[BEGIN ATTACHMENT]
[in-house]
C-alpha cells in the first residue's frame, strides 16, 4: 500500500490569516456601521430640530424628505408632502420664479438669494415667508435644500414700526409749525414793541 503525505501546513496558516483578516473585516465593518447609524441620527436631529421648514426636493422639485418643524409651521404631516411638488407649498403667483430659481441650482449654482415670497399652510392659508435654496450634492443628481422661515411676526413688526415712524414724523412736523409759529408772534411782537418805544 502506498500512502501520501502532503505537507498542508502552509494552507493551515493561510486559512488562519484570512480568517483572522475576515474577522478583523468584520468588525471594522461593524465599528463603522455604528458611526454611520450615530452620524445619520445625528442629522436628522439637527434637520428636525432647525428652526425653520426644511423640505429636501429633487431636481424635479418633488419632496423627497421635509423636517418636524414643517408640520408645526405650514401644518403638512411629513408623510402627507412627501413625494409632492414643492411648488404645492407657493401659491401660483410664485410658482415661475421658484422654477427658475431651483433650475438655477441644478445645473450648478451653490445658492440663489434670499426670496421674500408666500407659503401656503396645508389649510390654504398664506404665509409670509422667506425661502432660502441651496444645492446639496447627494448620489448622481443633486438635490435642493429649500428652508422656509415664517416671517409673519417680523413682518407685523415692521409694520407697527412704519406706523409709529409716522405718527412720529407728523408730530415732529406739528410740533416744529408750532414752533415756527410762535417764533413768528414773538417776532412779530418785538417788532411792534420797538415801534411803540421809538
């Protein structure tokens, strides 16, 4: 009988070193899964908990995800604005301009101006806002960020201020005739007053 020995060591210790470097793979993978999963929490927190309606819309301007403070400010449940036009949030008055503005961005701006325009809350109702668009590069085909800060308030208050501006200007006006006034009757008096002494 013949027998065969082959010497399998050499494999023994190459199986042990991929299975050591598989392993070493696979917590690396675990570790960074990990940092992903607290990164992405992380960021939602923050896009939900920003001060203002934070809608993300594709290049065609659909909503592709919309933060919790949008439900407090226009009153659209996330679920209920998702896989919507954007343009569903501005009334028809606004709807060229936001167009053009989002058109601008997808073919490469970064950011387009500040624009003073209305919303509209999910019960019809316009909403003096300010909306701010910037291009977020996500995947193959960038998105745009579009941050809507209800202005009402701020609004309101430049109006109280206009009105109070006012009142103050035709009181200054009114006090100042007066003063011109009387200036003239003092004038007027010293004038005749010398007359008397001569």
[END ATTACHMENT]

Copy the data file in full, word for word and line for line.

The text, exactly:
[in-house]
C-alpha cells in the first residue's frame, strides 16, 4: 500500500490569516456601521430640530424628505408632502420664479438669494415667508435644500414700526409749525414793541 503525505501546513496558516483578516473585516465593518447609524441620527436631529421648514426636493422639485418643524409651521404631516411638488407649498403667483430659481441650482449654482415670497399652510392659508435654496450634492443628481422661515411676526413688526415712524414724523412736523409759529408772534411782537418805544 502506498500512502501520501502532503505537507498542508502552509494552507493551515493561510486559512488562519484570512480568517483572522475576515474577522478583523468584520468588525471594522461593524465599528463603522455604528458611526454611520450615530452620524445619520445625528442629522436628522439637527434637520428636525432647525428652526425653520426644511423640505429636501429633487431636481424635479418633488419632496423627497421635509423636517418636524414643517408640520408645526405650514401644518403638512411629513408623510402627507412627501413625494409632492414643492411648488404645492407657493401659491401660483410664485410658482415661475421658484422654477427658475431651483433650475438655477441644478445645473450648478451653490445658492440663489434670499426670496421674500408666500407659503401656503396645508389649510390654504398664506404665509409670509422667506425661502432660502441651496444645492446639496447627494448620489448622481443633486438635490435642493429649500428652508422656509415664517416671517409673519417680523413682518407685523415692521409694520407697527412704519406706523409709529409716522405718527412720529407728523408730530415732529406739528410740533416744529408750532414752533415756527410762535417764533413768528414773538417776532412779530418785538417788532411792534420797538415801534411803540421809538
């Protein structure tokens, strides 16, 4: 009988070193899964908990995800604005301009101006806002960020201020005739007053 020995060591210790470097793979993978999963929490927190309606819309301007403070400010449940036009949030008055503005961005701006325009809350109702668009590069085909800060308030208050501006200007006006006034009757008096002494 013949027998065969082959010497399998050499494999023994190459199986042990991929299975050591598989392993070493696979917590690396675990570790960074990990940092992903607290990164992405992380960021939602923050896009939900920003001060203002934070809608993300594709290049065609659909909503592709919309933060919790949008439900407090226009009153659209996330679920209920998702896989919507954007343009569903501005009334028809606004709807060229936001167009053009989002058109601008997808073919490469970064950011387009500040624009003073209305919303509209999910019960019809316009909403003096300010909306701010910037291009977020996500995947193959960038998105745009579009941050809507209800202005009402701020609004309101430049109006109280206009009105109070006012009142103050035709009181200054009114006090100042007066003063011109009387200036003239003092004038007027010293004038005749010398007359008397001569």